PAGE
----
The 68 million-year-old dinosaur tracks at the golf course in Golden are set for a hit of notoriety May 21.

A dedication ceremony will take place at 1:30 p.m. at Triceratops Trail on the west side of Fossil Trace Golf Course, 3050 Illinois St., to acknowledge the fossil site as a National Natural Landmark.

Triceratops Trail at the golf course was added to the existing Morrison Fossil Area National Natural Landmark at Dinosaur Ridge in 2011. The new name for the extended site will be the Morrison-Golden Fossil Areas.

Friends of Dinosaur Ridge President Joe Tempel said, “We held off on the dedication to get some interpretive signs up about the designation and do some maintenance on the trail.”

The mission of the Friends group has been to educate the public and preserve the dinosaur tracks both in Morrison and in Golden.

Retired geologist and Golden resident T. Canner has long been an advocate of the tracks’ preservation. He was active last year in urging Jefferson County to approve a protective cover over the prints at Dinosaur Ridge, 16831 Alameda Parkway.

He told county commissioners, “We want to counteract the erosion and stabilize the vertical sandstone beds. The shelters will further preserve the prints.”

He vowed to restart the conversation about a shelter over the prints in Morrison at the popular Dinosaur Ridge, where a new visitor center is being planned.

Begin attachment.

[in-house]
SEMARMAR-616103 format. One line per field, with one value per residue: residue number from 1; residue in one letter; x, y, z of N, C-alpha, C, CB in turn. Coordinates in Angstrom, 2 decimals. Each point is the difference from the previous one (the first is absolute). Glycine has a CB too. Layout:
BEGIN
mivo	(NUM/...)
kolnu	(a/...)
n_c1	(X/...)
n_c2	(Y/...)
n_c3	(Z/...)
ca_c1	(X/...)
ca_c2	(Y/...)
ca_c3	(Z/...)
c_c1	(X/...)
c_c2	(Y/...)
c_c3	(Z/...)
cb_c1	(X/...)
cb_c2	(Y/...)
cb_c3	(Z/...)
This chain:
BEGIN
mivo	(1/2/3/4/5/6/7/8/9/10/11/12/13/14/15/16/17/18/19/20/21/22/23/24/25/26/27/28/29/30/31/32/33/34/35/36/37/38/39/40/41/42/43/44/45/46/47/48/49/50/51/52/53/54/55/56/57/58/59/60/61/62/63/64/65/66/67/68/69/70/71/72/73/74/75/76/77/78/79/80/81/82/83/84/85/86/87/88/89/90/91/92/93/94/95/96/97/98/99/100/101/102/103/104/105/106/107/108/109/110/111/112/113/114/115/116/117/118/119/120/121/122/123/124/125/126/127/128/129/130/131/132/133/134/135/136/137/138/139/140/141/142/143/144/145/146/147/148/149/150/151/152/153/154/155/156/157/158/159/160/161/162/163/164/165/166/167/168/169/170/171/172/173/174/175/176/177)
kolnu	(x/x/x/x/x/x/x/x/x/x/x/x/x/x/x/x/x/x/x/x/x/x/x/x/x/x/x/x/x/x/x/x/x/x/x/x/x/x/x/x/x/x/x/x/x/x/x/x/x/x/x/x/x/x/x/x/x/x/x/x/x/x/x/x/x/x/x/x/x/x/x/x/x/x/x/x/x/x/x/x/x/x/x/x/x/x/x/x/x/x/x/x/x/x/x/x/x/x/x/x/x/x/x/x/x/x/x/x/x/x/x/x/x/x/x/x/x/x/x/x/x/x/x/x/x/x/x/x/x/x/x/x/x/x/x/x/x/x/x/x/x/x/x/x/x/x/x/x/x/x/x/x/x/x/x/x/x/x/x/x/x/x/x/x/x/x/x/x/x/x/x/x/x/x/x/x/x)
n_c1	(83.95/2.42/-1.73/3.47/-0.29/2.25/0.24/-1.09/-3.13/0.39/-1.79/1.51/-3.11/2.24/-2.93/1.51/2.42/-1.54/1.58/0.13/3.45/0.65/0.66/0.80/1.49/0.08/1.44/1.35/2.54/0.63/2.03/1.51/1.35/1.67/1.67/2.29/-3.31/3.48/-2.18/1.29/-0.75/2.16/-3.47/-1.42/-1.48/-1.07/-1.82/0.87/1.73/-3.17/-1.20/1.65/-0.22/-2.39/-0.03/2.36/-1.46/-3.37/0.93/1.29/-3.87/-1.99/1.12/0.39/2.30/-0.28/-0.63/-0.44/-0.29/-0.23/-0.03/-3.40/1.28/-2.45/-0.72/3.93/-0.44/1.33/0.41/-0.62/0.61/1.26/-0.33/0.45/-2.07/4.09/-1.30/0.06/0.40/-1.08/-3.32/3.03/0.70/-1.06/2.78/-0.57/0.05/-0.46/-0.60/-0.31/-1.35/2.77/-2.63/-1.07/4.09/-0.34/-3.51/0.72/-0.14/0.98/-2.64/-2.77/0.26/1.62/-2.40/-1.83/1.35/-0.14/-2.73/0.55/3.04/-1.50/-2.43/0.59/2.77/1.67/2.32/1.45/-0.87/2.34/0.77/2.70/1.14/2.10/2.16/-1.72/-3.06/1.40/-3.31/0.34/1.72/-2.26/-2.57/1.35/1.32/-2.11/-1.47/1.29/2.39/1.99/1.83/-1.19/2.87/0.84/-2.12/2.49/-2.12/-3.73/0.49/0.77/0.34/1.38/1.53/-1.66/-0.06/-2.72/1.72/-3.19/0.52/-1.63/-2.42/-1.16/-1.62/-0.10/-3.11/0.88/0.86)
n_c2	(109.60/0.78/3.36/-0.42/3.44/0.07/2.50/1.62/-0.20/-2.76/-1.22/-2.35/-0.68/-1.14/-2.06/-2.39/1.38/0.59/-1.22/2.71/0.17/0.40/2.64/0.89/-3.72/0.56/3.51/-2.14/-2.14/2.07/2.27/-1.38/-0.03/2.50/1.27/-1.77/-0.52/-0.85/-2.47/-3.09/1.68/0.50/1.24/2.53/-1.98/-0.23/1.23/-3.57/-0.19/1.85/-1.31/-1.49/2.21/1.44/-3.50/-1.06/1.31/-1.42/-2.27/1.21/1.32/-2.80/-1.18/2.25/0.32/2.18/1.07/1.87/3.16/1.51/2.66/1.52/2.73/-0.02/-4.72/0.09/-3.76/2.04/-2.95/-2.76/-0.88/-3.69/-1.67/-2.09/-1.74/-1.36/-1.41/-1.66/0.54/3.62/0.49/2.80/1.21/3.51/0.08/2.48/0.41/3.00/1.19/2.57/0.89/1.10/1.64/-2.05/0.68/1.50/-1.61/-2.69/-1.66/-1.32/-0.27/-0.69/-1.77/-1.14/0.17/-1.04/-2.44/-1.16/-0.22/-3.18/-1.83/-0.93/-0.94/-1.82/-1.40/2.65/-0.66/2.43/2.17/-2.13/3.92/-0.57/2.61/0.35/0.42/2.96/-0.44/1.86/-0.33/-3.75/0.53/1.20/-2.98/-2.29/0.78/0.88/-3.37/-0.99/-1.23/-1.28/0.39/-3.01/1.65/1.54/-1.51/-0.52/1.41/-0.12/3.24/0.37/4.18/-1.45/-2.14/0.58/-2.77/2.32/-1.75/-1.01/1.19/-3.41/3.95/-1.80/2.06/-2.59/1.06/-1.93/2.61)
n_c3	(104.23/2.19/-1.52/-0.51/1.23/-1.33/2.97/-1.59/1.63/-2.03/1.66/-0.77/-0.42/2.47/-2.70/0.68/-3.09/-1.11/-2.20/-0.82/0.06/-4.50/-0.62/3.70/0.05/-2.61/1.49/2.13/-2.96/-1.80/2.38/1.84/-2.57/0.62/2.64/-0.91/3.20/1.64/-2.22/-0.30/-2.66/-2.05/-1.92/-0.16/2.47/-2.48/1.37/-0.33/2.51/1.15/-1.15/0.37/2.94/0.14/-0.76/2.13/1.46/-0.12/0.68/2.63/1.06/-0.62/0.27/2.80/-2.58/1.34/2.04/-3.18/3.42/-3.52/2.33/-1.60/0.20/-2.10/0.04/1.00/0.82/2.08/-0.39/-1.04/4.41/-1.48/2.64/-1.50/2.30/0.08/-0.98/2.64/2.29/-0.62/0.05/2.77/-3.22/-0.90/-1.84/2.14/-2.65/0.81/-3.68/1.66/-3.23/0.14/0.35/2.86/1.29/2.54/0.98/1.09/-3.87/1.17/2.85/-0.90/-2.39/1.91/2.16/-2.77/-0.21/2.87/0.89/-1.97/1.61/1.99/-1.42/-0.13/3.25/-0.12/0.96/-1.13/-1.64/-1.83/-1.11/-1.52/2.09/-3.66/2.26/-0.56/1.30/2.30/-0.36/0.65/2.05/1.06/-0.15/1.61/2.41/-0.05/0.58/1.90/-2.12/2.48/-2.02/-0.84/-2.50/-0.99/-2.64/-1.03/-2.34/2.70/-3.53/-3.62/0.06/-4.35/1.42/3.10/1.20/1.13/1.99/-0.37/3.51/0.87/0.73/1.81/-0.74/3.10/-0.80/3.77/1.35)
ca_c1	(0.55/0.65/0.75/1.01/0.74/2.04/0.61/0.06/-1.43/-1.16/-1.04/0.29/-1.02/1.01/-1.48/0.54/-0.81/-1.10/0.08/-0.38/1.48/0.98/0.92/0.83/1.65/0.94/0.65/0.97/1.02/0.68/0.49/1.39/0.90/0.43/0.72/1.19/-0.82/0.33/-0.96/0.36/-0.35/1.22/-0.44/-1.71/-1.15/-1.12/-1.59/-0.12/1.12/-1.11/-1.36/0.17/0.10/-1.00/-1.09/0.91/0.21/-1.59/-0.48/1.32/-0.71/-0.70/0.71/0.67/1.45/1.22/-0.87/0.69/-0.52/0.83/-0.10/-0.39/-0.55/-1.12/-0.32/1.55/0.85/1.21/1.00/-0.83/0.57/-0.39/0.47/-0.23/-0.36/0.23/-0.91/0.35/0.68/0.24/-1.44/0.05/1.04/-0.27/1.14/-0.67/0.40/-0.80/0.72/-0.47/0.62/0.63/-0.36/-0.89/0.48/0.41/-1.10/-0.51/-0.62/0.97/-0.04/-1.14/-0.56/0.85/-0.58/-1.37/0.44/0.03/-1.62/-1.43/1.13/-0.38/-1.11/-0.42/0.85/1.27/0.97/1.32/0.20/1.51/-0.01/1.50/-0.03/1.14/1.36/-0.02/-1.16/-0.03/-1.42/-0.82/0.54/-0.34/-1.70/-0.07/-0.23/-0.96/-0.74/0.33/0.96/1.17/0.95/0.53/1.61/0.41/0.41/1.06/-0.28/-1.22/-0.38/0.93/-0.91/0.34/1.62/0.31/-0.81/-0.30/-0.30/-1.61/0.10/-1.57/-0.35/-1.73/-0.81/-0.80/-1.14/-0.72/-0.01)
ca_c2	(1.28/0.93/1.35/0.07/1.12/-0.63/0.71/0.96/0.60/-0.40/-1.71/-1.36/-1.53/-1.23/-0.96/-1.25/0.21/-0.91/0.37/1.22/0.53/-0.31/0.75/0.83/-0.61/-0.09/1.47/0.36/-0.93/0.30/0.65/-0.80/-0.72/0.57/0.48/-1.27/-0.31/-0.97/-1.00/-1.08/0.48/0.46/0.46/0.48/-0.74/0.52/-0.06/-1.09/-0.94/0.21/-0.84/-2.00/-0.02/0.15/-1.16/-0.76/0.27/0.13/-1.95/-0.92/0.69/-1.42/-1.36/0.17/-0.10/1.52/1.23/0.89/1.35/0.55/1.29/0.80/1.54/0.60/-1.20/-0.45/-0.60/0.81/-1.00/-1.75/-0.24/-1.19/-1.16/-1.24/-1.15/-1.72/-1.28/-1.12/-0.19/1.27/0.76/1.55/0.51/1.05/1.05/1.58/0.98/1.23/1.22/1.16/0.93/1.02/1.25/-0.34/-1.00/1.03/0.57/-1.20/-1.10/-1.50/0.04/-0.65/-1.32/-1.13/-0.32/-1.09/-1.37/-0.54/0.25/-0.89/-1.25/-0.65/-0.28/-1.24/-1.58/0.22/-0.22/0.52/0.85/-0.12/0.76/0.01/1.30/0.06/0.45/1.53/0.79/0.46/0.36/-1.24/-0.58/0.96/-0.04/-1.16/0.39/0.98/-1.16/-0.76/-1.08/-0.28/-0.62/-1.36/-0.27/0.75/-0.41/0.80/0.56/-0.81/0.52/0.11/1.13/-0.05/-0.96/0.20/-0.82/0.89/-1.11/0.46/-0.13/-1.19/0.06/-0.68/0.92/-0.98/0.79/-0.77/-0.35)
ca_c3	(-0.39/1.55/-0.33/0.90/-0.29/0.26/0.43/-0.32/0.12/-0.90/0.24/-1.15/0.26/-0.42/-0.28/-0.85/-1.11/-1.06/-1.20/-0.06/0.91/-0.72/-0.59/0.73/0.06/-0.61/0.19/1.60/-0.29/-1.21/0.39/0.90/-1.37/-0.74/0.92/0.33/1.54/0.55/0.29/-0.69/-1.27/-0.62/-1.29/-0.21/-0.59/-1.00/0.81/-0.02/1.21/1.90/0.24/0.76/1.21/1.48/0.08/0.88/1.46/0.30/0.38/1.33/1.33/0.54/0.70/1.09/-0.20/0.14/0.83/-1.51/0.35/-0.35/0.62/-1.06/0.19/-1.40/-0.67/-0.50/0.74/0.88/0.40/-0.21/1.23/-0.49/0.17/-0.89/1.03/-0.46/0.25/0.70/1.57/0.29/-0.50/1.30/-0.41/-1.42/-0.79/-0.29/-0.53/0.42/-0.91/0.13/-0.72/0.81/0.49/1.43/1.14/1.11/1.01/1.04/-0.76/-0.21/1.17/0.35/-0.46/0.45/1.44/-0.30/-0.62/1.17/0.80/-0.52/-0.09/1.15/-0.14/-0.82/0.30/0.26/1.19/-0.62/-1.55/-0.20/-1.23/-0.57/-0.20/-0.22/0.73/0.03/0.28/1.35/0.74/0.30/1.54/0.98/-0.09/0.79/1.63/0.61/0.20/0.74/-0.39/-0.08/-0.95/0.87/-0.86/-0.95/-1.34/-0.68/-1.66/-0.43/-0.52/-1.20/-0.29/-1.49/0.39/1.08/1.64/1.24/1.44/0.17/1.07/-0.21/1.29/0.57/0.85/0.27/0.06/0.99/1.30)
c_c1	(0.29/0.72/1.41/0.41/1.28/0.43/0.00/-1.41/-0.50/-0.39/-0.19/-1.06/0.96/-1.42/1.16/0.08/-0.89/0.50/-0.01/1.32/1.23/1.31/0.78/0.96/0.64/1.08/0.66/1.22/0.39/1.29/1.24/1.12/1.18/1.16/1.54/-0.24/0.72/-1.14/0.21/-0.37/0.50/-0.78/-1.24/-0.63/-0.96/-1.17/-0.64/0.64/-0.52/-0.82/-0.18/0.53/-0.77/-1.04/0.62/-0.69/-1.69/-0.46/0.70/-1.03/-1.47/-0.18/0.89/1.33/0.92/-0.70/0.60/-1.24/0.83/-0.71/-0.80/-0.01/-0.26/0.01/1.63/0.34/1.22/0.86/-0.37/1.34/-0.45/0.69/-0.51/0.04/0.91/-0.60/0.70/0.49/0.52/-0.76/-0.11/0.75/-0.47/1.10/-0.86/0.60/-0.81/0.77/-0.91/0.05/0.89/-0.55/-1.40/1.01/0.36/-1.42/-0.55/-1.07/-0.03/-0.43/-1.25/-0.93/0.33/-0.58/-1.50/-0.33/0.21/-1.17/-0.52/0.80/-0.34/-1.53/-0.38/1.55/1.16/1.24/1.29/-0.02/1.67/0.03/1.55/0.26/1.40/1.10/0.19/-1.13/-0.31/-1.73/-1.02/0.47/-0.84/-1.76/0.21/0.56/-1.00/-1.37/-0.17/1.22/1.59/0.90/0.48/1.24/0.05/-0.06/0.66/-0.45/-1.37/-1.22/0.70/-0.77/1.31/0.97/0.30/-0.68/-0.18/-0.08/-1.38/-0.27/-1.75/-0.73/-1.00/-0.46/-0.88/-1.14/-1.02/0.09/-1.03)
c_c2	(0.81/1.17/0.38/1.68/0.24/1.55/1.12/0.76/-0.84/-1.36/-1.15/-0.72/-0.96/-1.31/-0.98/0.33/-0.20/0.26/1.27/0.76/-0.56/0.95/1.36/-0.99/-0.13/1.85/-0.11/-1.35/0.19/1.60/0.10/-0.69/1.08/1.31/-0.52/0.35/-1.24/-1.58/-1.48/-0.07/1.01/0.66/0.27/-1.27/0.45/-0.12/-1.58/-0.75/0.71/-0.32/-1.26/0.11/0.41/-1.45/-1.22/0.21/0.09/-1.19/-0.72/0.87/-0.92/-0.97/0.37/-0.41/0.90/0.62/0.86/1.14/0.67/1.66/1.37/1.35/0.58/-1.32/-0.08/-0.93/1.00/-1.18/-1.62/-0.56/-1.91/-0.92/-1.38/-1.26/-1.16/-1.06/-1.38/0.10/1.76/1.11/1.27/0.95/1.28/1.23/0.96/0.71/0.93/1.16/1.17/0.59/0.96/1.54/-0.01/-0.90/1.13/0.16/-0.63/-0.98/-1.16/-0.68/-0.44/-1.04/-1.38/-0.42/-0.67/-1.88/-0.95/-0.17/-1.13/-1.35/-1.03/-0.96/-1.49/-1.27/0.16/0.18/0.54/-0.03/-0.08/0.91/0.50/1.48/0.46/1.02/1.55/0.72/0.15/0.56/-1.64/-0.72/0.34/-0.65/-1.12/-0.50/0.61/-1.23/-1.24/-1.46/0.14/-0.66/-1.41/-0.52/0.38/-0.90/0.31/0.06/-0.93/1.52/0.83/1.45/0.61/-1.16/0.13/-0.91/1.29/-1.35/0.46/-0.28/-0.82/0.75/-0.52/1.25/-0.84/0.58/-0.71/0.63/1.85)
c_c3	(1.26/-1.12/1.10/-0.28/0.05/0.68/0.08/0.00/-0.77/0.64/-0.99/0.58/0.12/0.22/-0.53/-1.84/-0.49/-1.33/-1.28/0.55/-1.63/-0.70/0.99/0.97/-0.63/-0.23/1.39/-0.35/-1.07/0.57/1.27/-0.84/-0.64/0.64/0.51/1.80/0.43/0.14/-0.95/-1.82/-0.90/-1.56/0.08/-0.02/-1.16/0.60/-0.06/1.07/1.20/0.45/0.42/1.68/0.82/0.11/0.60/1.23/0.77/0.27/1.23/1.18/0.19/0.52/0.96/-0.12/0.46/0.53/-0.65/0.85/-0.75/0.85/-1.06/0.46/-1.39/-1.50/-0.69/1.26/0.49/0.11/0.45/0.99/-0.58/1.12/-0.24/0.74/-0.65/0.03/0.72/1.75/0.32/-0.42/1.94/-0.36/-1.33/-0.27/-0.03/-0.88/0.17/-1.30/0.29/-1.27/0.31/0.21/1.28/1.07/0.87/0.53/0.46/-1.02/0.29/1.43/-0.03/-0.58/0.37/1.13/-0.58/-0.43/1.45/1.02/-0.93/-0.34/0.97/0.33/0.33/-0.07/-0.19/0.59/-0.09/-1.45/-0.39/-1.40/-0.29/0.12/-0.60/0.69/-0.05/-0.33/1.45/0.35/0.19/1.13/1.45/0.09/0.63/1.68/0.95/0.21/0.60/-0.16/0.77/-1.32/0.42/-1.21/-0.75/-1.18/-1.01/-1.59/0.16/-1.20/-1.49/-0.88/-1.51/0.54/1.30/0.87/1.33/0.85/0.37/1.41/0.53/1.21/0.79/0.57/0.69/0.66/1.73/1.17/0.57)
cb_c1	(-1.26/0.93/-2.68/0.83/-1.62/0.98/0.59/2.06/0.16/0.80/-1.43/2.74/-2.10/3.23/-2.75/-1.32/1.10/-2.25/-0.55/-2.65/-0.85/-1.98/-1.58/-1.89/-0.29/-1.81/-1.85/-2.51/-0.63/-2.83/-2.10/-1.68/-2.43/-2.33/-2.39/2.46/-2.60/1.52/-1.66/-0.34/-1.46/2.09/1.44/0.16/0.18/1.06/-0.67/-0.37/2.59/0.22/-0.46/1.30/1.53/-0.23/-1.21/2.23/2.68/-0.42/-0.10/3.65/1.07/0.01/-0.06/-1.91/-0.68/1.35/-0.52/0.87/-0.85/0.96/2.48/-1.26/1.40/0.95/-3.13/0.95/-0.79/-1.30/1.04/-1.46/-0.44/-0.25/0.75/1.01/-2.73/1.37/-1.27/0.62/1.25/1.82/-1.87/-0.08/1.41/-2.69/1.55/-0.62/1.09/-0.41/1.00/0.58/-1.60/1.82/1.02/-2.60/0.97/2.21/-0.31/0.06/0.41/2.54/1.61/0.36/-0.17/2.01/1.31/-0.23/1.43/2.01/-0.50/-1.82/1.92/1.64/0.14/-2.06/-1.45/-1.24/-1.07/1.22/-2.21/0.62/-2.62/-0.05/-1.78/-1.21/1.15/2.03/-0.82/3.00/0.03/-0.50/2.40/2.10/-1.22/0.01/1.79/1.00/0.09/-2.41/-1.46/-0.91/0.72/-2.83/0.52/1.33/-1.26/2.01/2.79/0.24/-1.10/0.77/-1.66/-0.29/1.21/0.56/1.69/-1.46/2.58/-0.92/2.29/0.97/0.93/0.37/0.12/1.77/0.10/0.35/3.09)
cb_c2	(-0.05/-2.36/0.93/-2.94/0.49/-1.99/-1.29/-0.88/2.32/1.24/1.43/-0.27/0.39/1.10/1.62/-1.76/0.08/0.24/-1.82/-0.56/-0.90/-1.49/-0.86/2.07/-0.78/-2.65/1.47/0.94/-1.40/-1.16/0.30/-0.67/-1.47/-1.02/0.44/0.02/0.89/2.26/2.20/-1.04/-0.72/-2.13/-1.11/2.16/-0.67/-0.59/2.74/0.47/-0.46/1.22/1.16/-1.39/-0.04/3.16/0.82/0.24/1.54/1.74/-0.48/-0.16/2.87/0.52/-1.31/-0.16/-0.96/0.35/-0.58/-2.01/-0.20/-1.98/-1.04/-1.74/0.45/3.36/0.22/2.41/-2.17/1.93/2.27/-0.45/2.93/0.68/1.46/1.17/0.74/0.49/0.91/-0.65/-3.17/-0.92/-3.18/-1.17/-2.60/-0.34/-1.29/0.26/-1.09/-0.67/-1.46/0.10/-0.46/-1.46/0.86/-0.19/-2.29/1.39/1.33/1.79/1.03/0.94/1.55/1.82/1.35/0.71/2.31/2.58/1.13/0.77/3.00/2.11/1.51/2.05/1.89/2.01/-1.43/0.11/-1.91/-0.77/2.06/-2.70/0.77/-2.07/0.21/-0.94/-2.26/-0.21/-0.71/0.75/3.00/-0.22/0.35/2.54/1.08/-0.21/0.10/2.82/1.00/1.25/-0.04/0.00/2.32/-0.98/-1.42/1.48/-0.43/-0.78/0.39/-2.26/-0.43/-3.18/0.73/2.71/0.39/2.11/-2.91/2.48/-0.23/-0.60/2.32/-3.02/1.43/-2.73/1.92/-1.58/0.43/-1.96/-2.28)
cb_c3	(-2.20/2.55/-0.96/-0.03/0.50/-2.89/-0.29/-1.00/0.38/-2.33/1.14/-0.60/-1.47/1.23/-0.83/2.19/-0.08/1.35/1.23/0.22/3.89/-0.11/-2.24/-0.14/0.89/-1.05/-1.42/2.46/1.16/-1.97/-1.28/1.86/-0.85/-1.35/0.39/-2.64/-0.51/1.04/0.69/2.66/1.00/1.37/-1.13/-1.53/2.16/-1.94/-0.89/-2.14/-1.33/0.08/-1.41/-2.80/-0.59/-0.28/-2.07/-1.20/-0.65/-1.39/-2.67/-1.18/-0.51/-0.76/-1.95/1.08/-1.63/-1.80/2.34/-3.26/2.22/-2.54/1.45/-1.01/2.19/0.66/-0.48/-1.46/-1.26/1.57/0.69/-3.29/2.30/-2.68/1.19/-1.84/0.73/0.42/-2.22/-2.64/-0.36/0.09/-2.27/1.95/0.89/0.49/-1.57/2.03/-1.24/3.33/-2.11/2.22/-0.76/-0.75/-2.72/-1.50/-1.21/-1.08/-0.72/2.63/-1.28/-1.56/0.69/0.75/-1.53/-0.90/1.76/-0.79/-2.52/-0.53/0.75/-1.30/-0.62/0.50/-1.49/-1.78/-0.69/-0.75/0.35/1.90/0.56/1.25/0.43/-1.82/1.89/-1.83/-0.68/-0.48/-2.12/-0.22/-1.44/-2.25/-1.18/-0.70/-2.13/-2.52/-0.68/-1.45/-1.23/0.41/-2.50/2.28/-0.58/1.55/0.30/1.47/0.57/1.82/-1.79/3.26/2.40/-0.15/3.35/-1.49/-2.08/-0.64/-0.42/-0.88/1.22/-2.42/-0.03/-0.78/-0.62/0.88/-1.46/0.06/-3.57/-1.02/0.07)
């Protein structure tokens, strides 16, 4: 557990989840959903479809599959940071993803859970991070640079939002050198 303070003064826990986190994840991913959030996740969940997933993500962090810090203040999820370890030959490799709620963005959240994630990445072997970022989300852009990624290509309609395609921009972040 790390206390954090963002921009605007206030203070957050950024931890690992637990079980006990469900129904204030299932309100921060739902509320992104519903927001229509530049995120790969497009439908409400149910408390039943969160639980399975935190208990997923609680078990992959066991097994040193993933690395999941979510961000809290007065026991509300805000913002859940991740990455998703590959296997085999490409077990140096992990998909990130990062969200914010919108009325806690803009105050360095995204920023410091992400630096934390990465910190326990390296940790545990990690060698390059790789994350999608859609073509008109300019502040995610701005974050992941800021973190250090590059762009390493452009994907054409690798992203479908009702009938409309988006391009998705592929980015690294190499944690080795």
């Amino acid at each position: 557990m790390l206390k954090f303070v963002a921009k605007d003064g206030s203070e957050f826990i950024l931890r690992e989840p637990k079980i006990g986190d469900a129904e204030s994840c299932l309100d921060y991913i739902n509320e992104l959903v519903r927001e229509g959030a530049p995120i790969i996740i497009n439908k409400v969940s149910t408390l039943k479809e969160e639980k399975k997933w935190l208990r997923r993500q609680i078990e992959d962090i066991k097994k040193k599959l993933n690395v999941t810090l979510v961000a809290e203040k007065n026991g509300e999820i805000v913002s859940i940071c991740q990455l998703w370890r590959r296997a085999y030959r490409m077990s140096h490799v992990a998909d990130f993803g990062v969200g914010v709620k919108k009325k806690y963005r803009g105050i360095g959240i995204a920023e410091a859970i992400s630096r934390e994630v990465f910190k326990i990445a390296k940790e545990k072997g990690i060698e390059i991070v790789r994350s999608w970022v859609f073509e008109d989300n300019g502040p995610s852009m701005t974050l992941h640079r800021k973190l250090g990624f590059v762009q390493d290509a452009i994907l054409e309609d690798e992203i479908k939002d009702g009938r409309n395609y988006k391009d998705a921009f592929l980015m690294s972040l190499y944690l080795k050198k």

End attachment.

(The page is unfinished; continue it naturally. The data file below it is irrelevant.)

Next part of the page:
Tempel called Caneer a founder and “the godfather of Triceratops Trail.”

He said, “The Friends of Dinosaur Ridge are working with Jefferson County to determine where a new visitor center would be located and its design.”

On May 21, several dignitaries will speak, including Tempel and Martin Lockley, director of the CU Tracks Museum. A representative of the Department of Interior and local officials will be on hand as well, as will Dr. Bob Weimer, of the Colorado School of Mines. Triceratops Trail extends across 19th Street to the Colorado School of Mines campus. Numbered signs designate geologic points of interest.  Dr. Bruce Geller, director of the Mines Geology Museum, said the trail on the campus is part of the same stratum as the golf course. It’s recognized for footprints of reptiles, birds and mammals.

“Not many campuses have such an attraction,” Geller said. “Ours is the second most visited geology museum in the country, outside of Harvard.”

“That’s good company,” Geller said.

Karen Groves: 303-954-2303 or

PHOTO CAPTION: Caleb Chang, 10, takes a close look May 10 at some of the evidence left by dinosaurs along Triceratops Trail at Parfet Prehistoric Preserve in Golden. Photo by Lindsay Pierce, YourHub